In a regulatory filing last Friday, (all announcements can be found here,) FreeAgent, which launched on the UK's AIM market last November, announced it has struck a deal with RBS.
The deal will see the bank offer FreeAgent accounts to some RBS and NatWest customers in exchange for access to the customer data. The announcement said that RBS and FreeAgent soft launched the offering in October 2016.
This is an unusual deal but one which reflects a similar deal that Twinfield struck with Rabobank in the Netherlands some years ago. The Twinfield deal helped Rabobank build up intelligence on its customers such that it was better able to understand risk profiles. The result was that the bank makes better lending decisions that help its customers grow their business.
The RBS deal does not provide details about the data to be collected or its usage but I assume that RBS is thinking along similar lines. FreeAgent will be paid fees directly by the bank.
At the risk of sounding too much like 'I told you so,' this is the type of deal I predicted that SaaS accounting providers would strike back in 2007. It just makes sense for everyone in the value chain. Here's why.
Today, financial (and other) institutions only have outline information concerning their customers income and spending habits. This is particularly true for micro businesses where business and private spending are often muddled. A bank cannot for example tell the difference between a home insurance and business insurance payment. Having access to the data, which FreeAgent already intelligently categorizes, allows the bank a much cleaner line of sight into business trading patterns. In turn, that opens up many doors for the provision of services that benefit customers while providing the bank with multiple potential revenue streams.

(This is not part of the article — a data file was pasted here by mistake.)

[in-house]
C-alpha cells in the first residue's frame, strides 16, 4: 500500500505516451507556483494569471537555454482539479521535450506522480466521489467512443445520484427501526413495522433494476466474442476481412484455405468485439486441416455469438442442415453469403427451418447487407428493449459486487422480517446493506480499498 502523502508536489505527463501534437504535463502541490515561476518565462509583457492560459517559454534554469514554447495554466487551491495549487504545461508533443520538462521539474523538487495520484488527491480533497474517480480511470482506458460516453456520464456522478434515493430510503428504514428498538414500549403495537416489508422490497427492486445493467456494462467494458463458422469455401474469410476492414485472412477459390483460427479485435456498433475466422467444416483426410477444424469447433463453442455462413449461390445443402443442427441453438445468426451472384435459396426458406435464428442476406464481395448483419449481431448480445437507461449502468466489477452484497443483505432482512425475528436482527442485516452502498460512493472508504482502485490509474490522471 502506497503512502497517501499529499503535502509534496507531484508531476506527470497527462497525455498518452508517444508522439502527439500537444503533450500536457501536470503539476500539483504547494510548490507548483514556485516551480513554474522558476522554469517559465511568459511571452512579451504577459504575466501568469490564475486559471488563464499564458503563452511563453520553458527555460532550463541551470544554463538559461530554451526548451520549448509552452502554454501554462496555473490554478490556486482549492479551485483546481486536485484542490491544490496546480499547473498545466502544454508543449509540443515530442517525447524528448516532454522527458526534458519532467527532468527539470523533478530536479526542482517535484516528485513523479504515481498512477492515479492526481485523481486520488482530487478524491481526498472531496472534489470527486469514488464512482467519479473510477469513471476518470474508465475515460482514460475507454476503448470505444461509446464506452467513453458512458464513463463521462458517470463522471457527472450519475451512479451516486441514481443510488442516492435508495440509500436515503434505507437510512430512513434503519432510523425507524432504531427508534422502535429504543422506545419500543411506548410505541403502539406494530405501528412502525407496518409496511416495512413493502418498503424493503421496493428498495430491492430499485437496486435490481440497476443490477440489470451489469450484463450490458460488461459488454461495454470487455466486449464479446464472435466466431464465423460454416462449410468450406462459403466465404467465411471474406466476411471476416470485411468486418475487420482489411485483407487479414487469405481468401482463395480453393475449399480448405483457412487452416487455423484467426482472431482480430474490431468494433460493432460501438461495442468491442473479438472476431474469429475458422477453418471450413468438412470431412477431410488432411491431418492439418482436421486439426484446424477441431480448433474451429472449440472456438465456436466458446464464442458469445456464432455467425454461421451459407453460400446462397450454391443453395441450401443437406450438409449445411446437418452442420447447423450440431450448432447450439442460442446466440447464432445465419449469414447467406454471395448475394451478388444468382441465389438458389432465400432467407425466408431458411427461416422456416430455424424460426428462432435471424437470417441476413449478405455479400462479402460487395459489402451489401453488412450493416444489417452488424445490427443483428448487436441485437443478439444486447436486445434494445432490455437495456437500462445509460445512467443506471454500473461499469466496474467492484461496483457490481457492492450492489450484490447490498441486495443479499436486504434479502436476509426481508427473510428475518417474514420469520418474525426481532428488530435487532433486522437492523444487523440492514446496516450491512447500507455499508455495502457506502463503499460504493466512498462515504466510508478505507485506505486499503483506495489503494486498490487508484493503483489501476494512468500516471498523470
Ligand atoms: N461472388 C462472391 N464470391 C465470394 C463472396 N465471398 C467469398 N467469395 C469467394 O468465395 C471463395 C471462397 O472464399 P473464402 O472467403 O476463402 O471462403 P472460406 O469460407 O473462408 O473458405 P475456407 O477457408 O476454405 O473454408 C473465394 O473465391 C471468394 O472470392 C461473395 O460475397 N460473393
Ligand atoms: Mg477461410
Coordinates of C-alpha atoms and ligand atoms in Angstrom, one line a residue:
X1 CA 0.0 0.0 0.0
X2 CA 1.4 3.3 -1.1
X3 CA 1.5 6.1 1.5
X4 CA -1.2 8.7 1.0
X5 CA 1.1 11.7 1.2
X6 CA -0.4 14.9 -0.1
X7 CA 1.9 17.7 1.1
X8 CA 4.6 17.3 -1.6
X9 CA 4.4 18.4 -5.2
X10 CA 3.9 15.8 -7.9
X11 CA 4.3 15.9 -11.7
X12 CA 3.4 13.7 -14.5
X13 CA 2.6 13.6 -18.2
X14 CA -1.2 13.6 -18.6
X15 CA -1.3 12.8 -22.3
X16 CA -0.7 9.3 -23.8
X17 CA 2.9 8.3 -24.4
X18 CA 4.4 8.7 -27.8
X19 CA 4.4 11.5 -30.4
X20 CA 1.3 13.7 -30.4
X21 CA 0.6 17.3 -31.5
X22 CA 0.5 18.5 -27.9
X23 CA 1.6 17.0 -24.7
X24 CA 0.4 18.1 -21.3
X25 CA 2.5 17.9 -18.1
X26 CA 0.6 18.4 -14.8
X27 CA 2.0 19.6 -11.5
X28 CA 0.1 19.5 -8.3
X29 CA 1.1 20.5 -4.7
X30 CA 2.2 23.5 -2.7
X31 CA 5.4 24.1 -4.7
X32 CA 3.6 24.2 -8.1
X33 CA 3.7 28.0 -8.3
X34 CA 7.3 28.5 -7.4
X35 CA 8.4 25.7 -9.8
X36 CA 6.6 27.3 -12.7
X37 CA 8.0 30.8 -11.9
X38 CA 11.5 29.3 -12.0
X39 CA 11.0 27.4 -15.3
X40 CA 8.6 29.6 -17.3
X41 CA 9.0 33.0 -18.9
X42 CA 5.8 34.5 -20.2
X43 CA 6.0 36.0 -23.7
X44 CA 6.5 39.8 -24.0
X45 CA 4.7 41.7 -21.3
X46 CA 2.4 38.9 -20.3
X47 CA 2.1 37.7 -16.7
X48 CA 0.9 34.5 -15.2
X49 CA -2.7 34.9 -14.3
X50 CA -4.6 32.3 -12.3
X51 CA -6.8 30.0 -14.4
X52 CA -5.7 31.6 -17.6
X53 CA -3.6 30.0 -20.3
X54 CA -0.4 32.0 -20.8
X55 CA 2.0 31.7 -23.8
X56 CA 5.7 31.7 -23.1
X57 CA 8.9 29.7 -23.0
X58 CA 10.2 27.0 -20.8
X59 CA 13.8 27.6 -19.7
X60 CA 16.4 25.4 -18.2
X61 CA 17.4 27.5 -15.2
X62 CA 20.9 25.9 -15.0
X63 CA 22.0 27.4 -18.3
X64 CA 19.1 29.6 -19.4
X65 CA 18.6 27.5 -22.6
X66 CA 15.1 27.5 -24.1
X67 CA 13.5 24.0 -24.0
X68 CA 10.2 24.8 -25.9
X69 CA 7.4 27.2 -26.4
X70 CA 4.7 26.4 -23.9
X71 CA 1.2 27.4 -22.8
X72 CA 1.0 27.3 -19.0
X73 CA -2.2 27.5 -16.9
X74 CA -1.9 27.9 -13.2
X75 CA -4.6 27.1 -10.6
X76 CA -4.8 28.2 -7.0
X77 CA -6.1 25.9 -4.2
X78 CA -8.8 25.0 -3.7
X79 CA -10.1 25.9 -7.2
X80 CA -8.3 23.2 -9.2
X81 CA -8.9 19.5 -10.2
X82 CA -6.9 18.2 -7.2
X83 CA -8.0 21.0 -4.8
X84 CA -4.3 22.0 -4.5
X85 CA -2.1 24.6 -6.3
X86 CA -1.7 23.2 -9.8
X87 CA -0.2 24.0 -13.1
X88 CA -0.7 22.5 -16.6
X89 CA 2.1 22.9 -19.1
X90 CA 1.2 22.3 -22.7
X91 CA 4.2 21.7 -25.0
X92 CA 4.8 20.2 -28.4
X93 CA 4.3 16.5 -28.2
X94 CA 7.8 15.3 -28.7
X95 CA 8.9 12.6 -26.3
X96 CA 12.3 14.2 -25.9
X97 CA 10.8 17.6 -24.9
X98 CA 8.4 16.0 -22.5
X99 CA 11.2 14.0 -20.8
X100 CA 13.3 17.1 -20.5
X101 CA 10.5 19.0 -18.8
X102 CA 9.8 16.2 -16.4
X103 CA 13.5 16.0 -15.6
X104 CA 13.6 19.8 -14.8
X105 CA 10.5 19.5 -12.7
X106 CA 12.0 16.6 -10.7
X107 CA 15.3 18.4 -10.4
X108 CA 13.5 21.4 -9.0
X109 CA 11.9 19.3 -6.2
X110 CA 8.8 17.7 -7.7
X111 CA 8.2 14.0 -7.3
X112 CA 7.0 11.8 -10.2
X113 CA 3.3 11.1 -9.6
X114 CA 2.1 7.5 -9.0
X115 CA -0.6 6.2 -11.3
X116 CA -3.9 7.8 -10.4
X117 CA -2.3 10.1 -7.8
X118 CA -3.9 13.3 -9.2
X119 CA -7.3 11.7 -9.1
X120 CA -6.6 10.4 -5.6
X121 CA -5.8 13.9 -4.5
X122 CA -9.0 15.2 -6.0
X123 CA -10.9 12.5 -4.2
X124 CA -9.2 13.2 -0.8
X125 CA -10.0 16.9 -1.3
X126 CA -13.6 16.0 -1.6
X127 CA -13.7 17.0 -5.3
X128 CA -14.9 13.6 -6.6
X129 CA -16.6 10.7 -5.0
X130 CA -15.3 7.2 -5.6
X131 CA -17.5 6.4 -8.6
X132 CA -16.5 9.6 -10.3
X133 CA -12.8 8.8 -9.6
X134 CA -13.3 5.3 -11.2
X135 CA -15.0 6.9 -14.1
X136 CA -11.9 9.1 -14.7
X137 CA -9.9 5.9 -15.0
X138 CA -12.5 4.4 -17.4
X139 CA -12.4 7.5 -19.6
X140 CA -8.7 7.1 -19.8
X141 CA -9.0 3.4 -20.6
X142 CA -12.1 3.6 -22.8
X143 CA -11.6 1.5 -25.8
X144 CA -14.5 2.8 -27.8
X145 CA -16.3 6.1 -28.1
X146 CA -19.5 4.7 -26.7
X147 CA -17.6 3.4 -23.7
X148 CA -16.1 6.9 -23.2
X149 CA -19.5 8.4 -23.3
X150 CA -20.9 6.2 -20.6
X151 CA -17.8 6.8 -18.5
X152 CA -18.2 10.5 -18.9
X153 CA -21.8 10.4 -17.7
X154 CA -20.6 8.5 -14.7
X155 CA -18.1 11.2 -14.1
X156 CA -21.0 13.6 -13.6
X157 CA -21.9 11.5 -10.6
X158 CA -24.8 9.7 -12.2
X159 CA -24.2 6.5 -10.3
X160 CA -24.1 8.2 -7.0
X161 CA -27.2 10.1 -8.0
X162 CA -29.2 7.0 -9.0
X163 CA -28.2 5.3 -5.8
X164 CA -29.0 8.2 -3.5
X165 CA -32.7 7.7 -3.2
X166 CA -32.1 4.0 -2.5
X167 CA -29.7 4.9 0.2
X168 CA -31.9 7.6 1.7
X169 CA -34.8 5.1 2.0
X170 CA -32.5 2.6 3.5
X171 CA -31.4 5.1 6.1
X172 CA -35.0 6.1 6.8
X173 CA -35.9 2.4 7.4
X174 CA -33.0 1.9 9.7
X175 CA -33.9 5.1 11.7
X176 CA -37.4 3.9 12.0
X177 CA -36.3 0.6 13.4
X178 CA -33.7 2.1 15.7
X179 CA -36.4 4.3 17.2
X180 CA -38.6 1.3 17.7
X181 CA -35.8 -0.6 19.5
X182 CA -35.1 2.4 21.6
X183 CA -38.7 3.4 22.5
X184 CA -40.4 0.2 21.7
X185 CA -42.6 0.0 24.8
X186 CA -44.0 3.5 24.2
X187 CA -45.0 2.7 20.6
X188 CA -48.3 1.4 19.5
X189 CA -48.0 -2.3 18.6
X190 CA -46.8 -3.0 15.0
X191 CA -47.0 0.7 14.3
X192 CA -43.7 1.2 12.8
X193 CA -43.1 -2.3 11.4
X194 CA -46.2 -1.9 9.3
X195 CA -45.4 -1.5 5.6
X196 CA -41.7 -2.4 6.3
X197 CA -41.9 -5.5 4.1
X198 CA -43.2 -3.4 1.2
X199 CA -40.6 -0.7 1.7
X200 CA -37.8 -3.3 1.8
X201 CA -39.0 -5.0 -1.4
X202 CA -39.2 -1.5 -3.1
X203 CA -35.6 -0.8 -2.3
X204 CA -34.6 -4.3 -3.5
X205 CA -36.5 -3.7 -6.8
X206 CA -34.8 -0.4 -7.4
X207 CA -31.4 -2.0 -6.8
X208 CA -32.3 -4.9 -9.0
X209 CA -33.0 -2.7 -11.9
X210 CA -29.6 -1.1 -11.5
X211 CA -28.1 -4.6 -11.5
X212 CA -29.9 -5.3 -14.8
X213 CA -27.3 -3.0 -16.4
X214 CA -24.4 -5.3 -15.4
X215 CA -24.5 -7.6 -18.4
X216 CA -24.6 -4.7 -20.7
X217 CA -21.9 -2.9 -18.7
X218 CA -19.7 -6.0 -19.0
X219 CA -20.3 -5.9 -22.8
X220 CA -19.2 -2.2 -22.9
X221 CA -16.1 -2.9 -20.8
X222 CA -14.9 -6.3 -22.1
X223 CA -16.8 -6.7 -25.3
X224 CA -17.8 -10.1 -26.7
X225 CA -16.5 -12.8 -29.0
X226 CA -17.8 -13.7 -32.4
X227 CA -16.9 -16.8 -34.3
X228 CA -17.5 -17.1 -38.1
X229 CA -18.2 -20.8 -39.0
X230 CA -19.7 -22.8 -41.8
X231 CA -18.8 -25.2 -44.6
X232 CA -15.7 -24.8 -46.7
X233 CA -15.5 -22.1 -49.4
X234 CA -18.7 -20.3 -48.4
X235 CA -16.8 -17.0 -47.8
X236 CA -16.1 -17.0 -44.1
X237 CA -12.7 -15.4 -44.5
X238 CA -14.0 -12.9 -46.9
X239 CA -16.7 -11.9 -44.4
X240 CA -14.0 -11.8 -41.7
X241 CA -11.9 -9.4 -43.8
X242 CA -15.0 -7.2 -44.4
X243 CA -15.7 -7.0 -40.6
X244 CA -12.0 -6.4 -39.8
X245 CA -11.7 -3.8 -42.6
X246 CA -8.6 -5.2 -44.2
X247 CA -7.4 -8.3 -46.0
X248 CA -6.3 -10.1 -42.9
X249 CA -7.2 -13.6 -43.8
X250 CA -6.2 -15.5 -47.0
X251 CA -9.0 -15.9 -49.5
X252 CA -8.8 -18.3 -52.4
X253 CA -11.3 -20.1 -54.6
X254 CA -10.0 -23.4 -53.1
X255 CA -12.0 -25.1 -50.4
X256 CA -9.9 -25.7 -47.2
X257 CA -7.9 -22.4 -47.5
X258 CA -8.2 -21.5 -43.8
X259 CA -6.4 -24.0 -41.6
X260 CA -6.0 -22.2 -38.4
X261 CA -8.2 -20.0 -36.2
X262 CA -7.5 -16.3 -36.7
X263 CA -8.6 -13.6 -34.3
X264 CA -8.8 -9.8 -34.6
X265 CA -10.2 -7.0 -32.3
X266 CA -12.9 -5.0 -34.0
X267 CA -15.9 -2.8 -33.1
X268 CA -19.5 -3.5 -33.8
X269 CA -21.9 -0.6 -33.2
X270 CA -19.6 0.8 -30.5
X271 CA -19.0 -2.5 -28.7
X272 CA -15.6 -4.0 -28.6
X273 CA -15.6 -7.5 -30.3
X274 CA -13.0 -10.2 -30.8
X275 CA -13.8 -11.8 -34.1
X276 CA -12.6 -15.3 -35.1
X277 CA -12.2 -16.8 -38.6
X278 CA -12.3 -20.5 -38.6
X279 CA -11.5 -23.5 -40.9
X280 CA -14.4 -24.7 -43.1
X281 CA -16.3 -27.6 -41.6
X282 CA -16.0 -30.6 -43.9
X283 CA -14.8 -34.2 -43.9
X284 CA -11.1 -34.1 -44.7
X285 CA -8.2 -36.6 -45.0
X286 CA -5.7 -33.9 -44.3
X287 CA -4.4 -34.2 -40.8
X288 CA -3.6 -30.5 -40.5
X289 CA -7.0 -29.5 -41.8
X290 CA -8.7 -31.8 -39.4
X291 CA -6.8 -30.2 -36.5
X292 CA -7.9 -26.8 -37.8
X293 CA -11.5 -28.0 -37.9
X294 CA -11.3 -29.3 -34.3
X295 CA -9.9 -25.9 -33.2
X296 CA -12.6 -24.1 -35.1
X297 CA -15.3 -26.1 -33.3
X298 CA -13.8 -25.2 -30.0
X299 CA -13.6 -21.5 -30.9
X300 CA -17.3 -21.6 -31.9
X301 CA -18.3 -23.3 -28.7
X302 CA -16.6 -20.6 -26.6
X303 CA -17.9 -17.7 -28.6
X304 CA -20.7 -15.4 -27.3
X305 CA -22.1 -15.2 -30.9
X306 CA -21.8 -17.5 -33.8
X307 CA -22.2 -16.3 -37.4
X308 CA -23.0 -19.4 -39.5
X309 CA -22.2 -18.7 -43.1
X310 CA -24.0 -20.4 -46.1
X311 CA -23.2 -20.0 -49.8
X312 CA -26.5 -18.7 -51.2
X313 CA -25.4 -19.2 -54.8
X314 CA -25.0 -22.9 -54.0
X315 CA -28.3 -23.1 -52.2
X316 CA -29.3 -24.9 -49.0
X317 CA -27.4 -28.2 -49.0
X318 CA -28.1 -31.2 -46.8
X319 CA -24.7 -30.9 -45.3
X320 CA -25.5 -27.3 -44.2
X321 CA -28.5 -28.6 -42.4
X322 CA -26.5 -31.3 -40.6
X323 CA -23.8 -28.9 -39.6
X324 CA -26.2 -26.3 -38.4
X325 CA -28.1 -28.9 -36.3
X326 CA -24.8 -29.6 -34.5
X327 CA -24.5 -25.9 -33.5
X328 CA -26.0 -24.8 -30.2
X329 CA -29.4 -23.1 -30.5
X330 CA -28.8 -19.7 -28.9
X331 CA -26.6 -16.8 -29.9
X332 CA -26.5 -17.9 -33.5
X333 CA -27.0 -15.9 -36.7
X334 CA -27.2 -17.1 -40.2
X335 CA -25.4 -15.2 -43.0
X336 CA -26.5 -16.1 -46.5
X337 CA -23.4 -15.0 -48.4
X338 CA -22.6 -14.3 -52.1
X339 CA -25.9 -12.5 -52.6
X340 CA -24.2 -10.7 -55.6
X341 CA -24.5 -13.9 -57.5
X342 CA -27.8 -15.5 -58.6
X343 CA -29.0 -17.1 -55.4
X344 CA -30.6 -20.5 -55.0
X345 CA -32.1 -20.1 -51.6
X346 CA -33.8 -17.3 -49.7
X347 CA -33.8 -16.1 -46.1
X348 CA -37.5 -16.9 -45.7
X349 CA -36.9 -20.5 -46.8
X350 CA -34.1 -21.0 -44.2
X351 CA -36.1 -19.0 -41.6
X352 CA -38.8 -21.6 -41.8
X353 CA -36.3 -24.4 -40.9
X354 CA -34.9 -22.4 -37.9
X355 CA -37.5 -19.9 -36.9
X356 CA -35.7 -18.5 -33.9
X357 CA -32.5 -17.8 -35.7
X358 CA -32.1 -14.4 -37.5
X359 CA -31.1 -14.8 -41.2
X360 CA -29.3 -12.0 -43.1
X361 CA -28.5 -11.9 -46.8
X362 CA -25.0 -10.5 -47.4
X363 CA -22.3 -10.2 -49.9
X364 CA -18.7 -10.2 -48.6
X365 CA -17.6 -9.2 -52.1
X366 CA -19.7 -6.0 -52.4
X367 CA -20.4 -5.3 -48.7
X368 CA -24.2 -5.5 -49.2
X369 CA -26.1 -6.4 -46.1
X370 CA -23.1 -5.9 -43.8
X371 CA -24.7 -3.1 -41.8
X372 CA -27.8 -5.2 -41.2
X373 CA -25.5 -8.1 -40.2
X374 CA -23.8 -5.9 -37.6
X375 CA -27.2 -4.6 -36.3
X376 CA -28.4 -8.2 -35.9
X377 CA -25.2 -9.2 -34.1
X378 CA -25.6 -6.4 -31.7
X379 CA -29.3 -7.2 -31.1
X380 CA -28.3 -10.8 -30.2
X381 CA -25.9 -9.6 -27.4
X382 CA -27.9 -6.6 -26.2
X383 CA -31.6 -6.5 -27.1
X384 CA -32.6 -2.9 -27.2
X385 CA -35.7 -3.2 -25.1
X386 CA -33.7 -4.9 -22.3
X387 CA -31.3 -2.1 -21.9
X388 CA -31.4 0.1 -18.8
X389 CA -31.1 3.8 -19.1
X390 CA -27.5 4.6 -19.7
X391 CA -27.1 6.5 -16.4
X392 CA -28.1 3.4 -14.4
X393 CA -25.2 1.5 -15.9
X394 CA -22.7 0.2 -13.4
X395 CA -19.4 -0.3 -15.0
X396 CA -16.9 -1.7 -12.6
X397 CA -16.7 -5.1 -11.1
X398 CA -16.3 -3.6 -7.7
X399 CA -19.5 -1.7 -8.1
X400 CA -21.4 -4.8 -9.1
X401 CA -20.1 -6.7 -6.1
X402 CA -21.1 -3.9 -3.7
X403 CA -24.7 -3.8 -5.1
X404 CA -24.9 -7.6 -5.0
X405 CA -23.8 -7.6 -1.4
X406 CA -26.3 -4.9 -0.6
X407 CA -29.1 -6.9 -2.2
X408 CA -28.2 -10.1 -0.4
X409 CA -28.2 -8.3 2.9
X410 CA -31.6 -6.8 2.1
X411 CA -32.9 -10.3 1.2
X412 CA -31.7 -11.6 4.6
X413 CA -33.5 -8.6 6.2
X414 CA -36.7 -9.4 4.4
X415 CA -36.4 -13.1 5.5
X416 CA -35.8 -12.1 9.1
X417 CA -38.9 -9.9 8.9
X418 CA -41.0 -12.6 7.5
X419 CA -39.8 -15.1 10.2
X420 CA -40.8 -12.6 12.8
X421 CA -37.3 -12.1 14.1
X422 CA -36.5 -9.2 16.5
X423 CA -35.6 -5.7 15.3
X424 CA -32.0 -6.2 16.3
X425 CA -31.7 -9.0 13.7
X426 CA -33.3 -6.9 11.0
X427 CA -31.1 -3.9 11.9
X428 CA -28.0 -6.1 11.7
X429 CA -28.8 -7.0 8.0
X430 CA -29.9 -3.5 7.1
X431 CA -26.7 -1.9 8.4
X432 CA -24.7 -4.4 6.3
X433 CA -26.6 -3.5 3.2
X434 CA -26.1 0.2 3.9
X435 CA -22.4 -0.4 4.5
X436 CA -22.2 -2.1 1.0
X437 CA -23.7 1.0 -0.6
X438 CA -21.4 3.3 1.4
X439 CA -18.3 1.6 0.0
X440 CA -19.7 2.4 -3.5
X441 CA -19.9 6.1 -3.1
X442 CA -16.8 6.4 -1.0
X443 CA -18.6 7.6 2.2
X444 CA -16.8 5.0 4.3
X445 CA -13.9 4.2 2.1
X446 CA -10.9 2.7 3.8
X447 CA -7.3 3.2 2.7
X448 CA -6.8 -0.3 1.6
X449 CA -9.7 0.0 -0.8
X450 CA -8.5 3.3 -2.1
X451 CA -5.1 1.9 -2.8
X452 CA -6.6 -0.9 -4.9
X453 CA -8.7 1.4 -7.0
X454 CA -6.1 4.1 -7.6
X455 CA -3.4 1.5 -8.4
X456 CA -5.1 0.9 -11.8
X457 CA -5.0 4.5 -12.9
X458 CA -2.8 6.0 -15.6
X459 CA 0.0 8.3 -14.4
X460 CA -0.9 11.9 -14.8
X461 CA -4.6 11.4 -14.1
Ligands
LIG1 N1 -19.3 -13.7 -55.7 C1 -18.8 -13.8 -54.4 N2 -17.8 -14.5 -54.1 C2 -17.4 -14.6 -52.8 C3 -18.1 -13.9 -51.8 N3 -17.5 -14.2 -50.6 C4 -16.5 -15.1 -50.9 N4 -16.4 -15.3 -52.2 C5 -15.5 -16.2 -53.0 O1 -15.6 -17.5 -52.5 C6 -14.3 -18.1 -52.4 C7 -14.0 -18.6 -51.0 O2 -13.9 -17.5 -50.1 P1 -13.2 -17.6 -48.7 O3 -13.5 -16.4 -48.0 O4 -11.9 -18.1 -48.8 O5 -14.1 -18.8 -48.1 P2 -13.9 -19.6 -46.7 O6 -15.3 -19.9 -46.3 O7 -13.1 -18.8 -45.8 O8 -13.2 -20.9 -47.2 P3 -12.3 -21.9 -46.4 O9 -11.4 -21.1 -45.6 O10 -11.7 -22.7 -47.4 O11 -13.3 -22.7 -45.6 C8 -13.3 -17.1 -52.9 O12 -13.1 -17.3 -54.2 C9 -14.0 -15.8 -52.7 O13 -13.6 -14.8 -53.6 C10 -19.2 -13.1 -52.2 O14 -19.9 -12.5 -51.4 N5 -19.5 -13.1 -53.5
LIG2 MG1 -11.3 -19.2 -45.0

The key to making this work will come where the bank can normalize all the data it collects such that 'apples' and 'apples' are correctly aggregated for further analysis.
I have no doubt that naysayers will scream 'privacy' but then there is plenty of UK regulation surrounding this topic. For its part RBS/NatWest will need to market very carefully to ensure that customers understand the value exchange on offer.
The burning question is how far will this go?
In 2007, I predicted that it would be the SaaS provider who acts as the data broker. This deal is a twist on that because under this deal, it is the bank that holds the keys to unlocking the value inside the customer data. Even so, I expect that we will see many more of these types of deal played out over the coming years.
I still maintain that the vendor is in the best position to understand the data and to that extent, I envisage situations where firms like FreeAgent act as benchmark providers across a broad spectrum of analysis, even where an intermediary - in this case RBS - holds the main data deal.
FreeAgent serves a focused niche of contractors rather than offering the scattergun approach of other SaaS vendors who require vertical market support. That puts FreeAgent in a very strong position to offer authoritative data services, each of which ought to attract a multi million pound price tag.
To give readers an indication of scale, at the time of the AIM launch, FreeAgent reported some 43,000 paying customers. Assuming a low average gross revenue of £45,000 per customer then you can speculate that FreeAgent is processing upwards of £1.9 billion per annum. That's a LOT of transactions.
In the meantime, the AIM market seemed to like the deal. The shares popped 5.96% on the announcement, sending some trades as high as 118p. When FreeAgent launched, the shares were priced at 84p.